There are two different types of songs. The A-song is a short, purring trill, followed by two accentuated clear notes, described by Lane (in Schulenberg et al. 2007) as "a slow, rolling trill usually ending with a longer, punctuated note (occasionally doubled): ' pu-pu-pu-pu-pu-pu-POO.' " When the owls are excited (e.g. after playback), the last notes may be uttered in a ‘stuttering’ rhythm and may be more numerous. The female produces a similar song to the normal A-song from the male, but it is sung less frequently and is slightly higher pitched (König and Weick 2008). Both sexes give the B-song (König and Weick 2008). The B-song is a bubbling bububúbubu, and and is often heard during courtship or when they begin singing at dusk.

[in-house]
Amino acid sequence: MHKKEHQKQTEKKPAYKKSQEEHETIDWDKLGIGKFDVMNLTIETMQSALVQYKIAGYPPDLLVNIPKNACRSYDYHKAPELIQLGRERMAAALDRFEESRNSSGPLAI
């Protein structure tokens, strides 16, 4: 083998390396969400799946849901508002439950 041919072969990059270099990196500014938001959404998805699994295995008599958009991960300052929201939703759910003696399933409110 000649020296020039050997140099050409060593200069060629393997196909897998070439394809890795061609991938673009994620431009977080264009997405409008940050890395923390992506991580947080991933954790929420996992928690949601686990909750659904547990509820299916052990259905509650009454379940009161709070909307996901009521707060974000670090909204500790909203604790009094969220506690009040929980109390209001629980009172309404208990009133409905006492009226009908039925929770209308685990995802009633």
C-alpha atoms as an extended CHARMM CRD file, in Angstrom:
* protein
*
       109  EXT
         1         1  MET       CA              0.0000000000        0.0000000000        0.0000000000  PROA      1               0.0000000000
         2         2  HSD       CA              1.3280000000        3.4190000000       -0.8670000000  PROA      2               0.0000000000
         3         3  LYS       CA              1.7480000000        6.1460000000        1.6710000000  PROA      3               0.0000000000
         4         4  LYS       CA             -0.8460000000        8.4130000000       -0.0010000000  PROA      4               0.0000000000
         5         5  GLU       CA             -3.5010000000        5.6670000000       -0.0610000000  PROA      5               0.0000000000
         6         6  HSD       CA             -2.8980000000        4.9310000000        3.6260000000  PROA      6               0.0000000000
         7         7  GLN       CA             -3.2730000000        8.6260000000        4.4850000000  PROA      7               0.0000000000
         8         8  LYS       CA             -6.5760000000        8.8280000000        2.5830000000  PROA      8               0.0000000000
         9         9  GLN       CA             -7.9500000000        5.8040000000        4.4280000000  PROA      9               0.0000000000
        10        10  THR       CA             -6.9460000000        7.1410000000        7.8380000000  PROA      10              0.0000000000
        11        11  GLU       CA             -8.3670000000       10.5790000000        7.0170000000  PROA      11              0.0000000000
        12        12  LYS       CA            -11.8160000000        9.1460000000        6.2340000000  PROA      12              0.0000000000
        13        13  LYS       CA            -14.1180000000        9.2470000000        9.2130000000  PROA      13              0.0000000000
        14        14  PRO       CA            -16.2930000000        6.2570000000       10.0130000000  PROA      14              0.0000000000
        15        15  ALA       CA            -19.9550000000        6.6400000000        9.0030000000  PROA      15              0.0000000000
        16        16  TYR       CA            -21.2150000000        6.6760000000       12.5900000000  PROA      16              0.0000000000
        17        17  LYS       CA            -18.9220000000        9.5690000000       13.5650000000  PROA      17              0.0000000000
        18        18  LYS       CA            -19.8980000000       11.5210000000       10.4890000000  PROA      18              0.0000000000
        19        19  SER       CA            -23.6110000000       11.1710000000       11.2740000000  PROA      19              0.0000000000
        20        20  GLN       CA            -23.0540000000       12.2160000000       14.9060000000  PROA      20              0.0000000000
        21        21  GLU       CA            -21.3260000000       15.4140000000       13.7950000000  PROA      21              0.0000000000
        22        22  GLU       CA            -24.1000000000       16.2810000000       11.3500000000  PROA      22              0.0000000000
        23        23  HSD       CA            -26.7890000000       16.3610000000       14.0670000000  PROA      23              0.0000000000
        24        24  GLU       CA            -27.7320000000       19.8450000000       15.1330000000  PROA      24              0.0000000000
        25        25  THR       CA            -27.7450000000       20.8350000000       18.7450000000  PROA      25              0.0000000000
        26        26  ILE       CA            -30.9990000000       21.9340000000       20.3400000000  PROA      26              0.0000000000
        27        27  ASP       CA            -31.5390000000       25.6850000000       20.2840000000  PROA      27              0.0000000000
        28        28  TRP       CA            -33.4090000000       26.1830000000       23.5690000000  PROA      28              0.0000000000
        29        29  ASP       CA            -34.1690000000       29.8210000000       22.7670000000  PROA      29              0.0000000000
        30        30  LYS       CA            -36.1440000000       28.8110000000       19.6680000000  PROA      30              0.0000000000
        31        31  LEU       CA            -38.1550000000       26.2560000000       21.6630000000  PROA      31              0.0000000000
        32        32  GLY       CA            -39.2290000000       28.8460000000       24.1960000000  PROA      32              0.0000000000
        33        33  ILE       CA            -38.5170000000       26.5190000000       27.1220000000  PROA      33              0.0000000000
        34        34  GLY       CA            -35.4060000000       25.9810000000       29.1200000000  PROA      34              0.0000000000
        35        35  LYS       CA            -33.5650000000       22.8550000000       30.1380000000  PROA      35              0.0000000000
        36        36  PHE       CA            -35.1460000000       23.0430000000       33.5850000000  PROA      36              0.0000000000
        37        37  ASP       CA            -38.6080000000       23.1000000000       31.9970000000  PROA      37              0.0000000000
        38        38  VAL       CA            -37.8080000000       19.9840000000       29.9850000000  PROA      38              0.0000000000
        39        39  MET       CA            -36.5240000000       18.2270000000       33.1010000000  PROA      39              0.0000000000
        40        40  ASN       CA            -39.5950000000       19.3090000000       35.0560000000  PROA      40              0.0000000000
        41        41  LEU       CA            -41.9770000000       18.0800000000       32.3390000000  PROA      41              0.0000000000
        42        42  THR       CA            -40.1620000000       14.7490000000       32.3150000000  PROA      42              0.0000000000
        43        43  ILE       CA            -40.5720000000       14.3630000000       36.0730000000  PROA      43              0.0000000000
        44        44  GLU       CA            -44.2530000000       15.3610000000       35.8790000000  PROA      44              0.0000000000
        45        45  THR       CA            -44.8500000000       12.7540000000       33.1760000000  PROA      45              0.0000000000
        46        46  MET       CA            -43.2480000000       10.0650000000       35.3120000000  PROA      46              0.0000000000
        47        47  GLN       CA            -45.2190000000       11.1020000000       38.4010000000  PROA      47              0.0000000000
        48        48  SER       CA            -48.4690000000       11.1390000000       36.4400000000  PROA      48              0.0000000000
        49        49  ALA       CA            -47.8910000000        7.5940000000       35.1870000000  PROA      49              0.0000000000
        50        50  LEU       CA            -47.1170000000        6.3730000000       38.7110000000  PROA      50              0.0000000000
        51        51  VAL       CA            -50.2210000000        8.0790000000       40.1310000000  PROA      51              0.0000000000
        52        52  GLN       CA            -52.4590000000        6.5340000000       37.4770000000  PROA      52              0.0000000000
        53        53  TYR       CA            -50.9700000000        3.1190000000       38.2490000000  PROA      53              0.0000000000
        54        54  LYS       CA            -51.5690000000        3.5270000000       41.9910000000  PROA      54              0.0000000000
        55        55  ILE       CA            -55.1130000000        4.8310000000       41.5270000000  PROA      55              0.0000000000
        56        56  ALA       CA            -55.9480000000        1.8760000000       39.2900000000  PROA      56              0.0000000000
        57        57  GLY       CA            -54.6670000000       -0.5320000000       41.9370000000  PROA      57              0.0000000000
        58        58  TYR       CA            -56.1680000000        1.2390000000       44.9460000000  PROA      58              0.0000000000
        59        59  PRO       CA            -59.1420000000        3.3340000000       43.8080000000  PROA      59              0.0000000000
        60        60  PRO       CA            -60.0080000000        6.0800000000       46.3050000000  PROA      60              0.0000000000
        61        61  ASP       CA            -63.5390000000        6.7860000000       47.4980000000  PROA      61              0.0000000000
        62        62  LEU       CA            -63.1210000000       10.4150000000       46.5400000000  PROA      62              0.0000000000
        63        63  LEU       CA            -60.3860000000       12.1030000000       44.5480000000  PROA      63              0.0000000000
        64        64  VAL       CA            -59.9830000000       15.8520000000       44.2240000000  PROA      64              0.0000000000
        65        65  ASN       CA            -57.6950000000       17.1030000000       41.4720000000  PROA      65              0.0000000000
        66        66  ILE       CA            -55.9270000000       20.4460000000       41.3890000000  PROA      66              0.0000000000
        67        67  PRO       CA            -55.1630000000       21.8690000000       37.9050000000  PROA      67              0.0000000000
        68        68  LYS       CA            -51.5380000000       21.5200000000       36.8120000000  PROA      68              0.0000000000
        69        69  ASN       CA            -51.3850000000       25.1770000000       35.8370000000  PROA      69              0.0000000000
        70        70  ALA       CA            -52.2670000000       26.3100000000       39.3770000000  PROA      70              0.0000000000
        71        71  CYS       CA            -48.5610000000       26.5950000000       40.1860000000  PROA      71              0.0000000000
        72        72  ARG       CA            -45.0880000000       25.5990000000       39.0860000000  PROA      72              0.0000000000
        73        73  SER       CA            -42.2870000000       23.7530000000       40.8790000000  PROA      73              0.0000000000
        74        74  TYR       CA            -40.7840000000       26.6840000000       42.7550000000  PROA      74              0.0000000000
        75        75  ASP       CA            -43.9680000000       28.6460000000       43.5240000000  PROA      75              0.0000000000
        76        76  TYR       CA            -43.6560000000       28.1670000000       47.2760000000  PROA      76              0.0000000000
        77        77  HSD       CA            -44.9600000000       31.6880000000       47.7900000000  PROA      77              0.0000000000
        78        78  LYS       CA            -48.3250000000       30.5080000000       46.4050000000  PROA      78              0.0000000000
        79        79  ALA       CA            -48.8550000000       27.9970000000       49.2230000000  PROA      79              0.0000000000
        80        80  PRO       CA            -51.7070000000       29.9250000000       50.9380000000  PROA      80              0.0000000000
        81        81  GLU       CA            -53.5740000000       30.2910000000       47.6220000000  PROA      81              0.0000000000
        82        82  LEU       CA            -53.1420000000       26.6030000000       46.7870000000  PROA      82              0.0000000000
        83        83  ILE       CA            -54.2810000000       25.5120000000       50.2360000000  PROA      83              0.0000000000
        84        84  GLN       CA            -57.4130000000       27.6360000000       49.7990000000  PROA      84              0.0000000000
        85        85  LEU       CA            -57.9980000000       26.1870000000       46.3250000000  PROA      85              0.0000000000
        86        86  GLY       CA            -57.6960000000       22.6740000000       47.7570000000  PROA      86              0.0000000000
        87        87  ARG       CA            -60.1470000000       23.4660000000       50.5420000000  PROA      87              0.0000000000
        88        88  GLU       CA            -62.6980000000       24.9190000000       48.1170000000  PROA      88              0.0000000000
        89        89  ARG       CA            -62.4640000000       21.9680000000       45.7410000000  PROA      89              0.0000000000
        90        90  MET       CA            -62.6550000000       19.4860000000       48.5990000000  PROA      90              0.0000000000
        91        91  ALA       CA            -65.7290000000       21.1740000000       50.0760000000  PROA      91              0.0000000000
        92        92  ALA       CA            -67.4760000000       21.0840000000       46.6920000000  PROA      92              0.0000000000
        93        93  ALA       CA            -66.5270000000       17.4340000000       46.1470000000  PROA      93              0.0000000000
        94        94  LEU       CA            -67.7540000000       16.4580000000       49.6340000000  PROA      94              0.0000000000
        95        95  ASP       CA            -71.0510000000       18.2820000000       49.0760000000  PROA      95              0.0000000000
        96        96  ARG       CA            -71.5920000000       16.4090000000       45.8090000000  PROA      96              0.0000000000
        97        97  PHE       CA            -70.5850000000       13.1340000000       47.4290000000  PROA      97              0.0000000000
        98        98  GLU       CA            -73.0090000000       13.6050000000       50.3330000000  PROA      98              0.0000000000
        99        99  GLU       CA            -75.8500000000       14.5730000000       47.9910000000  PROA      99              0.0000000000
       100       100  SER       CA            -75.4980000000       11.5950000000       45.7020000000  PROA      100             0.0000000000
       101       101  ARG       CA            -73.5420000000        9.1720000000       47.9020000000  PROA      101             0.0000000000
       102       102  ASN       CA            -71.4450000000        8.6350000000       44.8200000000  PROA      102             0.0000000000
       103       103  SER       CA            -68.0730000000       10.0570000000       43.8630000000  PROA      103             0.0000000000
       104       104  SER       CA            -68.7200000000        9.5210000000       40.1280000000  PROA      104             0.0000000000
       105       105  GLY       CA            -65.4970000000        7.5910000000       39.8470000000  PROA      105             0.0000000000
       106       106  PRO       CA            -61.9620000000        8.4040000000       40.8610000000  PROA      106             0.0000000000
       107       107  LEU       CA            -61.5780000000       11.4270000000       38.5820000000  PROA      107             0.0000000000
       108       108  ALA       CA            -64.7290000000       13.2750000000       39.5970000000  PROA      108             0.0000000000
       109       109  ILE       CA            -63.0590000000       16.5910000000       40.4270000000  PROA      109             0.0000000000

Other vocalizations include "a variety of cackles and longer hooting notes, particularly when agitated" (Lane, in Schulenberg et al. 2007)